(b) integer expander means connected to the expander input summing circuit means for expanding the extracted first compressed frequency component by an integer expansion ratio to produce a first uncompressed frequency component of the anaalog signal;
(c) expander frequency selective means connected to the integer expander means for deriving from the first uncompressed frequency component the other uncompressed frequency components of the analog signal; and
(d) integer compressor means connected to the frequency selective means for compressing each of the other uncompressed frequency components to produce compressed frequency components which are connected via the feedback loop to the expander input summing circuit means and are used for extracting the extracted first compressed frequency component; and
ii. expander output summing circuit means connected to the feedback loop for combining the uncompressed frequency components of the analog signal to reproduce the analog signal.
2. The compander of claim 1, wherein the integer compressor means comprises an input, an output, discrete arithmetic dividing circuit means having a dividend terminal, a divisor terminal, and a quotient terminal, and divisor feedback loop which provides a divisor signal by connecting the integer compressor's output to the divisor terminal of the dividing circuit means.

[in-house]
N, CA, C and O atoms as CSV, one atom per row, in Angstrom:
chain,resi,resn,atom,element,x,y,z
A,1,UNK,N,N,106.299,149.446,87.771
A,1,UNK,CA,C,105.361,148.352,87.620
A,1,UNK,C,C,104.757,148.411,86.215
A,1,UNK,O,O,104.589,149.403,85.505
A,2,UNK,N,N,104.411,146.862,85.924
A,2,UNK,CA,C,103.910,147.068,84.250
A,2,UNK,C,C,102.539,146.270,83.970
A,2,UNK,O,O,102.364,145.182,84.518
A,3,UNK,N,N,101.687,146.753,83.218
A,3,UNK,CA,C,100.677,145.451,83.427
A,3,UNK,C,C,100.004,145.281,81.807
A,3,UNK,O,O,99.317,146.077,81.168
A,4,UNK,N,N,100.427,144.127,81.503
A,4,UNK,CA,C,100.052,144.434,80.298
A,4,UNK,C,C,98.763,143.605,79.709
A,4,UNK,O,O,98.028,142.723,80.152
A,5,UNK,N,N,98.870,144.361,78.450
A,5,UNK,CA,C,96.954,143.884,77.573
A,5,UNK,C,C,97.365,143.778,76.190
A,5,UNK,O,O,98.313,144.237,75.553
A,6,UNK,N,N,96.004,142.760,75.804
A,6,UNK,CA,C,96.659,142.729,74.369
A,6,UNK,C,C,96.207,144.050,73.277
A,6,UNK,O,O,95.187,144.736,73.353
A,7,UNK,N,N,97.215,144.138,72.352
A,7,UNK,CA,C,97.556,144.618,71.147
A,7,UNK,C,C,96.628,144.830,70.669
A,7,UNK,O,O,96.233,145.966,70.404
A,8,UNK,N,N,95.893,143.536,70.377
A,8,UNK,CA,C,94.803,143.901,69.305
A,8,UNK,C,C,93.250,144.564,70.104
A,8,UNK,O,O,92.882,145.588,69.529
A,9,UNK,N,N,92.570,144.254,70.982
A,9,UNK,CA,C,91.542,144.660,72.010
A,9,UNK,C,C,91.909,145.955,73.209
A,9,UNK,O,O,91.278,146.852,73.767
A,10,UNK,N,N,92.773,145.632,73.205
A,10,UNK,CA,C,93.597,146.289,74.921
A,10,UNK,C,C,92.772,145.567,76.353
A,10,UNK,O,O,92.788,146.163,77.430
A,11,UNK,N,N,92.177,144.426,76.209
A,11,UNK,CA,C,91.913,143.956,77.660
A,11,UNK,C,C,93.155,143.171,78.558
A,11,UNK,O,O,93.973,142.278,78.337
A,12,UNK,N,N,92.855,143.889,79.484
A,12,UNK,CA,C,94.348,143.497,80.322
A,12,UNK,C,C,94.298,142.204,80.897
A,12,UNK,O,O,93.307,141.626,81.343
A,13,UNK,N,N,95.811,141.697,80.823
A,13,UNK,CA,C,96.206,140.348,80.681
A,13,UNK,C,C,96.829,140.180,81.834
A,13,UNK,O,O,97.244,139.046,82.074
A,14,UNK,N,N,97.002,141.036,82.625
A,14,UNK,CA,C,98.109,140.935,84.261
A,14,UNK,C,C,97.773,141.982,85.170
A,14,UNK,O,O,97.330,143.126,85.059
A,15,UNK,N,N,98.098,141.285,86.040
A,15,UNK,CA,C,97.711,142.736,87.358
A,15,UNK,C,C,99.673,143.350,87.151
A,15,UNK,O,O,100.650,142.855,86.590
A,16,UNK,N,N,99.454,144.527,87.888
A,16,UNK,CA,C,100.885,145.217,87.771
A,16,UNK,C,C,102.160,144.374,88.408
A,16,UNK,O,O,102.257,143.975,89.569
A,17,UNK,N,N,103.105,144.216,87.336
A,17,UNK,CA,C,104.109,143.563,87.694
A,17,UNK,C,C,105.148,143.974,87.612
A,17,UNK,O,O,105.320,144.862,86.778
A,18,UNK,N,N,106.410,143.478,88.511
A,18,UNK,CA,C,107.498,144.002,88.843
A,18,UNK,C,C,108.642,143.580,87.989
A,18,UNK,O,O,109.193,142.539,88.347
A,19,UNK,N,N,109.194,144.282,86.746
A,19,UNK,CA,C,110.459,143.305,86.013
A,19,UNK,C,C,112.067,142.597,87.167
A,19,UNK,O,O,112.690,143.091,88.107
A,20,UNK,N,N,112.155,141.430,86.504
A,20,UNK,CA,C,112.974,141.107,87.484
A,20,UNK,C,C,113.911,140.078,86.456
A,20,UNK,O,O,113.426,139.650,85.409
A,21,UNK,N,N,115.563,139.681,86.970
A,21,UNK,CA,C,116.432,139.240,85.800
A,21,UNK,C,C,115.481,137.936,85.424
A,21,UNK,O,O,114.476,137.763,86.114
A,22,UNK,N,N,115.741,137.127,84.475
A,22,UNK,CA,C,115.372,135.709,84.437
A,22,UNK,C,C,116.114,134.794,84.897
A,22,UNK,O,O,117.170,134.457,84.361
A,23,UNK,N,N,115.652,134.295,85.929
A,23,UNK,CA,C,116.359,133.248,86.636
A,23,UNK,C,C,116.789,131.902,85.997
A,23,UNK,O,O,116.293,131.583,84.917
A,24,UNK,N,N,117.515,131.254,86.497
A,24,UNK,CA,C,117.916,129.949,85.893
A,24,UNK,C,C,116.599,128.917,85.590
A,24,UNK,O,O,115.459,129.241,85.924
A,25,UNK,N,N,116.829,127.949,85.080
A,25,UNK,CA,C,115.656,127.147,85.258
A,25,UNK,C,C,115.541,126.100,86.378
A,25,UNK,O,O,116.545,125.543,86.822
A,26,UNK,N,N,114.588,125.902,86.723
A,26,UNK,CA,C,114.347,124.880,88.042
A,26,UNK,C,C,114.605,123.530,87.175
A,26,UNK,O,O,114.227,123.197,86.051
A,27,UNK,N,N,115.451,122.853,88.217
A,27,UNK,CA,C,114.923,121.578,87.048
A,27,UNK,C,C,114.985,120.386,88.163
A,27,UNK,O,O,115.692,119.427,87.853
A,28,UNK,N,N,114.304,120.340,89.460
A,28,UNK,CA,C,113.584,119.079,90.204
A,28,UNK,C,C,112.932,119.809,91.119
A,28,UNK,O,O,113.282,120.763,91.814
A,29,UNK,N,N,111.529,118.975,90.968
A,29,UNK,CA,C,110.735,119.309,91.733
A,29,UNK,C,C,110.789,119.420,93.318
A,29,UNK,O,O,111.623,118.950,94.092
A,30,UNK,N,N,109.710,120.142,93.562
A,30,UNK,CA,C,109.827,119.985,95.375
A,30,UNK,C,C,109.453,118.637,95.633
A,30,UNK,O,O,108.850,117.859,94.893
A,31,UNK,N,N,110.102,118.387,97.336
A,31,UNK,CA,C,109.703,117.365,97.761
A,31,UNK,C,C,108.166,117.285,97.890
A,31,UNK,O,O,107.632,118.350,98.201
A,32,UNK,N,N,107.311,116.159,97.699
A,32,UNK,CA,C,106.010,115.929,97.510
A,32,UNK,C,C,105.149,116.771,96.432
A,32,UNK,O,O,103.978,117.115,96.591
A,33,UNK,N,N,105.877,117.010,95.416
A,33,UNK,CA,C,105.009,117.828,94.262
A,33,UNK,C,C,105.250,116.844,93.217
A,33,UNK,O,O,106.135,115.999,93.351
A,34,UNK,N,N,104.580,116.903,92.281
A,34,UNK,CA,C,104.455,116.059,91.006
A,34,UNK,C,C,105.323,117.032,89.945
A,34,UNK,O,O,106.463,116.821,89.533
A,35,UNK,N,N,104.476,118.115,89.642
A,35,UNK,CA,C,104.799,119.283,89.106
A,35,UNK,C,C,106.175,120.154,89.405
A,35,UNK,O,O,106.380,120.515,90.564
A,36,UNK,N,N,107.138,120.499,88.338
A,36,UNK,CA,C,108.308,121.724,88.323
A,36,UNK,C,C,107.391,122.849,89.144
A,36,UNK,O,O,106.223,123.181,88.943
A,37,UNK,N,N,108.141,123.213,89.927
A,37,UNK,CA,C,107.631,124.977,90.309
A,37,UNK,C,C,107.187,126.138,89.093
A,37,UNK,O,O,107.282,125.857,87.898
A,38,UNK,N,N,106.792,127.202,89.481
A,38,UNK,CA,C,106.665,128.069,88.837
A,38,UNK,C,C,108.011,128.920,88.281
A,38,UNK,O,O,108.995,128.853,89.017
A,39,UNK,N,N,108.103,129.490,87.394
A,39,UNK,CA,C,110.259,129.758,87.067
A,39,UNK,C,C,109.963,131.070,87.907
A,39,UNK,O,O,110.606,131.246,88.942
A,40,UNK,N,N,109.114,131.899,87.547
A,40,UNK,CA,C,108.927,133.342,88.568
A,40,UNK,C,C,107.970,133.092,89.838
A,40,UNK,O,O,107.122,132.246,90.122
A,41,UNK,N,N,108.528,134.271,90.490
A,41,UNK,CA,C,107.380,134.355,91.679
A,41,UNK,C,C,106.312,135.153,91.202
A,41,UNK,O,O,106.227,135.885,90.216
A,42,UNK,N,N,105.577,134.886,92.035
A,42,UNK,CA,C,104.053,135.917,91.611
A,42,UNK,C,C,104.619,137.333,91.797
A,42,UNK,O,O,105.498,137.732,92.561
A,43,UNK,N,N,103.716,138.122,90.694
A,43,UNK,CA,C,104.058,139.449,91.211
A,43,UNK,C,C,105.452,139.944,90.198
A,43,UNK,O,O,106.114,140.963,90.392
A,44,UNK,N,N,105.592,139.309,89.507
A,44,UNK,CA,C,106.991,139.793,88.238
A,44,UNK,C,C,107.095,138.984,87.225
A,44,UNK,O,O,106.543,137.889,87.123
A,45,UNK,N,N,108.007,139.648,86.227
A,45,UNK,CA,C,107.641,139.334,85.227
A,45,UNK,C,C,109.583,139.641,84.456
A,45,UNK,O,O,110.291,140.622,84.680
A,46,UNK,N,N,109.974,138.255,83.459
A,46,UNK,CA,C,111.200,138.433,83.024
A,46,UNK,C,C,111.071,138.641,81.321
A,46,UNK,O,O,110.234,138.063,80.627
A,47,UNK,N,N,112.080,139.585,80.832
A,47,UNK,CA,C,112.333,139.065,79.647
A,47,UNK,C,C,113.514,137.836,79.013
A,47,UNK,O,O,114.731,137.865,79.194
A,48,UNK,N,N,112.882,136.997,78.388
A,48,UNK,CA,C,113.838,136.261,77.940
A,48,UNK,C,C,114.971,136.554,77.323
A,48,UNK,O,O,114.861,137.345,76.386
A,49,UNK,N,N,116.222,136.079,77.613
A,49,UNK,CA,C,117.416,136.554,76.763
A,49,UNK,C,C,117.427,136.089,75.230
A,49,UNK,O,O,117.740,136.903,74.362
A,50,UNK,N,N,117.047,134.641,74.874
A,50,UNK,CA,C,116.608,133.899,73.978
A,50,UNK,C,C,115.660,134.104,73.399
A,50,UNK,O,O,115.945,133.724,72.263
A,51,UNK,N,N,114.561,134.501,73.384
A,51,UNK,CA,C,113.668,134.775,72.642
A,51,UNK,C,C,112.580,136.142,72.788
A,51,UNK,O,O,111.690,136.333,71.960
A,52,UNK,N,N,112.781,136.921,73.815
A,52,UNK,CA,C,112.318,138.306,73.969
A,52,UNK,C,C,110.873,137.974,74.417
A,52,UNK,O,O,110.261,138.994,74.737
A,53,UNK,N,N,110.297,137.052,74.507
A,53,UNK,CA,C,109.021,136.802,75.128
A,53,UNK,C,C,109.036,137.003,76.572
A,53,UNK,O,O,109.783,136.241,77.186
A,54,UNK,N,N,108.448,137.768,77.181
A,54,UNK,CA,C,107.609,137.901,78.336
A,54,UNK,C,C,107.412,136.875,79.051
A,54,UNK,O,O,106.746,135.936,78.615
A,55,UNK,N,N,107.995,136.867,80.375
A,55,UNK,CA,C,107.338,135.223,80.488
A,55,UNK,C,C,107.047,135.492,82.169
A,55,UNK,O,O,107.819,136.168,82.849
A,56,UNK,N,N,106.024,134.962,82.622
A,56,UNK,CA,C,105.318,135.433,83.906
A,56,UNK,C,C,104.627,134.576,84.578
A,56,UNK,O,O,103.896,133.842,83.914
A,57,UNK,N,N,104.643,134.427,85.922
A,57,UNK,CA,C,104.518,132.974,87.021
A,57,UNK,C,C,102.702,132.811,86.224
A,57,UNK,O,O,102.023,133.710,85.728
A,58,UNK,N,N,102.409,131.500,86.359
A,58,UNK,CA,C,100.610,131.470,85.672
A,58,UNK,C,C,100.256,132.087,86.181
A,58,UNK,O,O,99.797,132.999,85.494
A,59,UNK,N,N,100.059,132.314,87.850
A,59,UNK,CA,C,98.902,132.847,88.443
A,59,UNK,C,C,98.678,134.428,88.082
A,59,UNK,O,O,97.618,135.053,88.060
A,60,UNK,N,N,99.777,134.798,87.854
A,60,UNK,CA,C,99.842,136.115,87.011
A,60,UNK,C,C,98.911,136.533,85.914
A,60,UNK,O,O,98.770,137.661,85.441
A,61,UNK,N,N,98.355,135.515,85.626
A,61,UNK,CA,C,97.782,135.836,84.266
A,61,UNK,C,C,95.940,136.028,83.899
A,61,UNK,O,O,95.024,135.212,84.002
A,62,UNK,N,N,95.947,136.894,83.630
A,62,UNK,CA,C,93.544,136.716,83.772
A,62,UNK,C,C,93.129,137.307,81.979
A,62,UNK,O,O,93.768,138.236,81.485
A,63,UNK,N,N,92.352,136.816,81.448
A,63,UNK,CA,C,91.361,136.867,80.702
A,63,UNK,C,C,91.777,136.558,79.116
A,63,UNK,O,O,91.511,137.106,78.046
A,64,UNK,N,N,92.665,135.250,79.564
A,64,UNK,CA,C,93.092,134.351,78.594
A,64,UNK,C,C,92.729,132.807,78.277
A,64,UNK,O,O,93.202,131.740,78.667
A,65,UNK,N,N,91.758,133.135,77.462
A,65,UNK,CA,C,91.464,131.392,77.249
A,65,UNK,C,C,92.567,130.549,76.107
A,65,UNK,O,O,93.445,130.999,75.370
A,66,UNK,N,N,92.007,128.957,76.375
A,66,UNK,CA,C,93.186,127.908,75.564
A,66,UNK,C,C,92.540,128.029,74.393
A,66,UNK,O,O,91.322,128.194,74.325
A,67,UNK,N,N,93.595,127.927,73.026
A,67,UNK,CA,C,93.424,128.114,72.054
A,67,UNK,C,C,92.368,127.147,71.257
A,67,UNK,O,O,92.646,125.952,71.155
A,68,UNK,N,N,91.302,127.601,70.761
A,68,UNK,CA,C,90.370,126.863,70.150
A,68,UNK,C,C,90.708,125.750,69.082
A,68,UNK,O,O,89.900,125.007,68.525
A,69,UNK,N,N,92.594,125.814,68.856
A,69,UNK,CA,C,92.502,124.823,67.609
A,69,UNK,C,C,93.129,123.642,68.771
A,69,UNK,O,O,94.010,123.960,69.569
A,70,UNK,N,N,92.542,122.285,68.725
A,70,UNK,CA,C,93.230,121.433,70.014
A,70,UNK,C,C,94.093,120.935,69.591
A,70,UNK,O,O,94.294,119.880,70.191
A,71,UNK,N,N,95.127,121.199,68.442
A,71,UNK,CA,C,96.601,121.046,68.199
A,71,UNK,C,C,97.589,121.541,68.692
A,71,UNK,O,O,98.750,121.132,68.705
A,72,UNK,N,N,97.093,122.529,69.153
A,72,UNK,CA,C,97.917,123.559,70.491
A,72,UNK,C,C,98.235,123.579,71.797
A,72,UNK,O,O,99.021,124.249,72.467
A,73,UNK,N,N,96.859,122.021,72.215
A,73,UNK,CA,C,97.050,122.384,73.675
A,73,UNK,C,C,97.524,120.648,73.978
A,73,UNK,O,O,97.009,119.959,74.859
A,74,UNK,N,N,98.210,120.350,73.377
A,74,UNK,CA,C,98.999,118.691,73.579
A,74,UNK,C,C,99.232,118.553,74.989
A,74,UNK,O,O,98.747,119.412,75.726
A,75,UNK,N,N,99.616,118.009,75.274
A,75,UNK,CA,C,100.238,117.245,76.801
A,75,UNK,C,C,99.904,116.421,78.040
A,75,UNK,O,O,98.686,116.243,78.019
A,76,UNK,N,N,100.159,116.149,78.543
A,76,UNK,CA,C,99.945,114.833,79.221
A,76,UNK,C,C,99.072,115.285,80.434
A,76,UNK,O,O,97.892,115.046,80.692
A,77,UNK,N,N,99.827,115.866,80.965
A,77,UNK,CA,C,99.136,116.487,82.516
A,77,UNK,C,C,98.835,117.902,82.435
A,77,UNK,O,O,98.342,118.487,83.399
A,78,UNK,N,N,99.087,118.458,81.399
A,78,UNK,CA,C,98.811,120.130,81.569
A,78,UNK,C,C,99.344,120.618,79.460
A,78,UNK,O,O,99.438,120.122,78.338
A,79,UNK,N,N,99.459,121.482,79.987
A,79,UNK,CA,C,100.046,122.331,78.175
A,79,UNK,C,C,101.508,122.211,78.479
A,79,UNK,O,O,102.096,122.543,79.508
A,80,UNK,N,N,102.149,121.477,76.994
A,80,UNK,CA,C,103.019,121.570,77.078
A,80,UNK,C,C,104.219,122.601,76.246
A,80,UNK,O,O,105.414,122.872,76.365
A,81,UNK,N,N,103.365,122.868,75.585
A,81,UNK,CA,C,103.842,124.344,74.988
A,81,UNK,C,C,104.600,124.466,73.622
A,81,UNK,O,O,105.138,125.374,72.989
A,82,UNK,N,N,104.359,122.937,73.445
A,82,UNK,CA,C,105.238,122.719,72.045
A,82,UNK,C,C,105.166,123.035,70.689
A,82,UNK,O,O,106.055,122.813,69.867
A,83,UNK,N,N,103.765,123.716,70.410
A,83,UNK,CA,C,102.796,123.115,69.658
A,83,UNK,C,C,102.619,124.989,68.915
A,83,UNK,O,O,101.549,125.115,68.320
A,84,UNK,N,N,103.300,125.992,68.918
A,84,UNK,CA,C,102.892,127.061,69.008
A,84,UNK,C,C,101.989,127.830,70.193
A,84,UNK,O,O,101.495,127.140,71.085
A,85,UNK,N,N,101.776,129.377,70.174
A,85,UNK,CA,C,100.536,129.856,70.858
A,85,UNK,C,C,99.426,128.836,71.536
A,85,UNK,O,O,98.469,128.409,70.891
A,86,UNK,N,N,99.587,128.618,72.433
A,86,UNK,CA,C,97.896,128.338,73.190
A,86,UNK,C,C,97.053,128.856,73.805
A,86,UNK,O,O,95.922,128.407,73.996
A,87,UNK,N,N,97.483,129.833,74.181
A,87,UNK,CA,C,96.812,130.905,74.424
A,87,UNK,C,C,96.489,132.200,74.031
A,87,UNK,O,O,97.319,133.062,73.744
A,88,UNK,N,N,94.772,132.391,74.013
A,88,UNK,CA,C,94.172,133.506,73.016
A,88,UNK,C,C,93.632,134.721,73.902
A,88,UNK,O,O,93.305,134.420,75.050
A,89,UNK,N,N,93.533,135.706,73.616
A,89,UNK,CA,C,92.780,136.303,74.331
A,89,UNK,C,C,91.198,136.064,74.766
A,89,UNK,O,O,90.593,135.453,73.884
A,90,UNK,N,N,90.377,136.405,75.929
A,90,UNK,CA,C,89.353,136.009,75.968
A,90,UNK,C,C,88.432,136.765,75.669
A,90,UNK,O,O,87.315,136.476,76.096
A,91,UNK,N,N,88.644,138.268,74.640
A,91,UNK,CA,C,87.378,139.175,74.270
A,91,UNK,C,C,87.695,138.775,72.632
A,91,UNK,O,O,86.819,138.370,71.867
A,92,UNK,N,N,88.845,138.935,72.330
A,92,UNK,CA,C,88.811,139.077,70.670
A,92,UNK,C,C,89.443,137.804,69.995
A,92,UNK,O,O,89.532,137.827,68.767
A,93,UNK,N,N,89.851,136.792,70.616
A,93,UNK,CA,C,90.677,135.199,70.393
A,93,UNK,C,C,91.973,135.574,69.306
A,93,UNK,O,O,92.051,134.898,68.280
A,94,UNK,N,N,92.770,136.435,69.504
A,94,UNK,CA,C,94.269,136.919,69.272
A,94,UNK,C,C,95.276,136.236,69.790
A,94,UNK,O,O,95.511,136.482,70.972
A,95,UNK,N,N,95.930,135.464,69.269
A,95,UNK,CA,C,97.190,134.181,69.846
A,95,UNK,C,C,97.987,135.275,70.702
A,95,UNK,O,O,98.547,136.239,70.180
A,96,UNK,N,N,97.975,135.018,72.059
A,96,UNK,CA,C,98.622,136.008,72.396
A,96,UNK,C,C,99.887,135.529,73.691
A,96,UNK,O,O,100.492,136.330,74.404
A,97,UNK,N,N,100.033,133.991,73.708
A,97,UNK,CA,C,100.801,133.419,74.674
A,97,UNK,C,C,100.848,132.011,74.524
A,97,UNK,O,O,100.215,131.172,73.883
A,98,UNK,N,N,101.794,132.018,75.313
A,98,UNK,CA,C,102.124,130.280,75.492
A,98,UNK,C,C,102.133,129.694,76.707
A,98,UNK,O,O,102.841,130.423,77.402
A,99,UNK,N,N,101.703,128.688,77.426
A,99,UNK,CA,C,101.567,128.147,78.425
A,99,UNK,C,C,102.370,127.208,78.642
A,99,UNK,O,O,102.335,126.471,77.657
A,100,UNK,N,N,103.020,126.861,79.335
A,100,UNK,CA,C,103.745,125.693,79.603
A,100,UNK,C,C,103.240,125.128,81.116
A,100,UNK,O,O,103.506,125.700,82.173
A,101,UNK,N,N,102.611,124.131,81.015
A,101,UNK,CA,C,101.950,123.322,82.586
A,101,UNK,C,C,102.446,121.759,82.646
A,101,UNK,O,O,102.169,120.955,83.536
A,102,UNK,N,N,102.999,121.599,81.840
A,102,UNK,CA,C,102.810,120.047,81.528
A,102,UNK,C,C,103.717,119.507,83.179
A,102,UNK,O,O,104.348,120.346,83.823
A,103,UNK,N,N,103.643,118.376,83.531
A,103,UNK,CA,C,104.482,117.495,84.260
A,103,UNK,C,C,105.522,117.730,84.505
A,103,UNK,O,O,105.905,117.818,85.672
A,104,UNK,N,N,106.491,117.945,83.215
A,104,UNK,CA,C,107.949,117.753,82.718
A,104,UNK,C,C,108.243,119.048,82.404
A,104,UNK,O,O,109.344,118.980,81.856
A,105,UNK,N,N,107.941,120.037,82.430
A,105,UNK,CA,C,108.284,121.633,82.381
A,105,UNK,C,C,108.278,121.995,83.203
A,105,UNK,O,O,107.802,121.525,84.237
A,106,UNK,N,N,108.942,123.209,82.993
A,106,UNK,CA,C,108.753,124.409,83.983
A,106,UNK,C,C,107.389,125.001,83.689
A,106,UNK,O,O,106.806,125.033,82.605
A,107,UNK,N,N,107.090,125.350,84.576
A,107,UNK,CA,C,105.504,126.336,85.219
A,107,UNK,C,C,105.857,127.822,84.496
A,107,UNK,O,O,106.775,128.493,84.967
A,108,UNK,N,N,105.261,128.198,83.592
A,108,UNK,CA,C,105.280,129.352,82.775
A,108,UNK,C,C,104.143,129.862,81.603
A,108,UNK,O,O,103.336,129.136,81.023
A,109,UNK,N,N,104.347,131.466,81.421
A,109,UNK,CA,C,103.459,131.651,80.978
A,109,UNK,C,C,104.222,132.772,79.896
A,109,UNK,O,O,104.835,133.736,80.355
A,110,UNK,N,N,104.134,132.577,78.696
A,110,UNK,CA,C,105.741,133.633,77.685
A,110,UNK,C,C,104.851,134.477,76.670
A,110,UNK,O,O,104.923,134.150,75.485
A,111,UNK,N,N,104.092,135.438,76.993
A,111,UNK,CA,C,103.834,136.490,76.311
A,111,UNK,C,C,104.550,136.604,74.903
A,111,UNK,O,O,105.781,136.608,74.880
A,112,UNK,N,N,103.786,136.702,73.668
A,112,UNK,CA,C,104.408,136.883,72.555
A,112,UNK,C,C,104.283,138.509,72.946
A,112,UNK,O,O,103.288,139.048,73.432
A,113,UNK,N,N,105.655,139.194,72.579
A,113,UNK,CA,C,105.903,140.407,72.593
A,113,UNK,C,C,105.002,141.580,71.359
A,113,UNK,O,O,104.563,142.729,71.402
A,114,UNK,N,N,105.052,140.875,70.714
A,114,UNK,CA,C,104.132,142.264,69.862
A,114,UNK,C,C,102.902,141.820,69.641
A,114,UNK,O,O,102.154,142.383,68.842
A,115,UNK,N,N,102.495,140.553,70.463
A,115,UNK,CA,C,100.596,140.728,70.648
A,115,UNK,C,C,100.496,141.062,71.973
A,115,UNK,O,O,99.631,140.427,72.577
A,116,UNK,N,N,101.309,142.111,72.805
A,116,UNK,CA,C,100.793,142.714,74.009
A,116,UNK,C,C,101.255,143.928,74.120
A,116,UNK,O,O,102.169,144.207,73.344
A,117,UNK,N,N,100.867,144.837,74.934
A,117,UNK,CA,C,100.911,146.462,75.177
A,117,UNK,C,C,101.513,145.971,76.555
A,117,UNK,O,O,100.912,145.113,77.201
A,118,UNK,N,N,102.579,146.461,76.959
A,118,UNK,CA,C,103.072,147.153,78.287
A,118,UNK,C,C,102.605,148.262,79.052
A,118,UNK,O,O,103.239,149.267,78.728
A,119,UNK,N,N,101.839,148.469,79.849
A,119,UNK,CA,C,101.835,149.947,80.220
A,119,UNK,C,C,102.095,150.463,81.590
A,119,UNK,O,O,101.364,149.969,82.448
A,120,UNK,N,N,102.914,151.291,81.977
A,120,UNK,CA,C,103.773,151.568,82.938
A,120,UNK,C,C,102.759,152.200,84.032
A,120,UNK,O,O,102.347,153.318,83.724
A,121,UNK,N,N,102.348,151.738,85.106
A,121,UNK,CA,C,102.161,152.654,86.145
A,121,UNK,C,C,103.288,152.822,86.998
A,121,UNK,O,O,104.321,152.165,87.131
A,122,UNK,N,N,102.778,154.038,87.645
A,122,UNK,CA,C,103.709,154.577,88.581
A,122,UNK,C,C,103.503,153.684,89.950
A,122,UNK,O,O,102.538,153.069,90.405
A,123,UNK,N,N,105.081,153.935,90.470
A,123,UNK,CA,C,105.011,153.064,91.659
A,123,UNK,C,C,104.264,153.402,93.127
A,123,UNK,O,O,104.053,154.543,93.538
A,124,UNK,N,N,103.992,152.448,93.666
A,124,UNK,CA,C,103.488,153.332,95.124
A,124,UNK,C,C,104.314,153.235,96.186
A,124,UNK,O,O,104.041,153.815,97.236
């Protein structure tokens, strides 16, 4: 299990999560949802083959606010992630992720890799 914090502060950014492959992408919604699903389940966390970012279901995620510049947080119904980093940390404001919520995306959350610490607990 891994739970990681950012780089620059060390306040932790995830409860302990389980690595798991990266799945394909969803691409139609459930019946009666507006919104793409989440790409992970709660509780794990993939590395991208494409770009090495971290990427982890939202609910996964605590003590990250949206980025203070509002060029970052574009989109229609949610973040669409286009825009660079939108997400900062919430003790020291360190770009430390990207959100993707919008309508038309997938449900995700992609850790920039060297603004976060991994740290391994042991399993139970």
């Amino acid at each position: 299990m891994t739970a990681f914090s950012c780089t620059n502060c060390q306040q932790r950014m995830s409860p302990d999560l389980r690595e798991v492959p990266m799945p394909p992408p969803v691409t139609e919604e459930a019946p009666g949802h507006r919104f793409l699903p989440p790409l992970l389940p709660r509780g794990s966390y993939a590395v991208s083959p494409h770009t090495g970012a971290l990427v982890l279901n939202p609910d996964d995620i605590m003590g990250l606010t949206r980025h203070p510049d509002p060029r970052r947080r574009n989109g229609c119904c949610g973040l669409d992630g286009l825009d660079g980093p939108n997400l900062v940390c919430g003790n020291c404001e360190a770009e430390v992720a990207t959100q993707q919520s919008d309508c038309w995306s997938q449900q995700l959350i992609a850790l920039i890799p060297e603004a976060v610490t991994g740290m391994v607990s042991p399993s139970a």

3. The compandor of claim 2, wherein the integer compression ratio is 3:1, and the integer compressor means comprises two arithmetic dividing circuit means.
4. The compander of claim 2, wherein the divisor feedback loop includes rectifier, dual speed filter, and linearizer, wherein the dual speed filter comprises a fast path for passing sudden bursts of the divisor signal and a slow path having a greater gain than the fast path, which slow path takes over transmission of the divisor signal after a predetermined time.
5. The compandor of claim 1, wherein the integer expander means comprises an input, an output, discrete arithmetic multiplication means having a multiplicand terminal, a multiplier terminal, and a product terminal, and multiplier feedforward loop which provides a multiplier signal by connecting the integer expanders input to the multiplier terminal of the multiplication means.
6. The compandor of claim 4, wherein the integer expansion ratio is 1:3, and the integer expander means comprises two arithmetic multiplication circuit means.
7. The compandor of claim 5, wherein the multiplier feed forward loop includes a rectifier, dual speed filter, and linearizer, wherein the dual speed filter comprises a fast path for passing sudden bursts of the multiplier signal and a slow path having a greater gain than the fast path which slow path takes over transmission of the multiplier signal after a predetermined time.
8. A method for improving transmission of an analog signal having a frequency spectrum by overcoming noise in a transmission medium comprising:
a. splitting the analog signal into at least two uncompressed frequency components;
b. compressing each frequency component by an integer compression ratio and in parallel;
c. combining the compressed frequency components to produce a compressed analog signal;
d. transmitting the resulting compressed analog signal on the transmission medium;
e. receiving the compressed analog signal from the transmission medium;
f. extracting a first compressed frequency component of the compressed analog signal from the compressed analog signal which extracted first compressed frequency component corresponds to one of the compressed frequency components available prior to combining the compressed frequency component;
g. expanding the extracted first compressed frequency component by an integer expansion ratio corresponding to the integer compression ratio to produce a first uncompressed frequency component;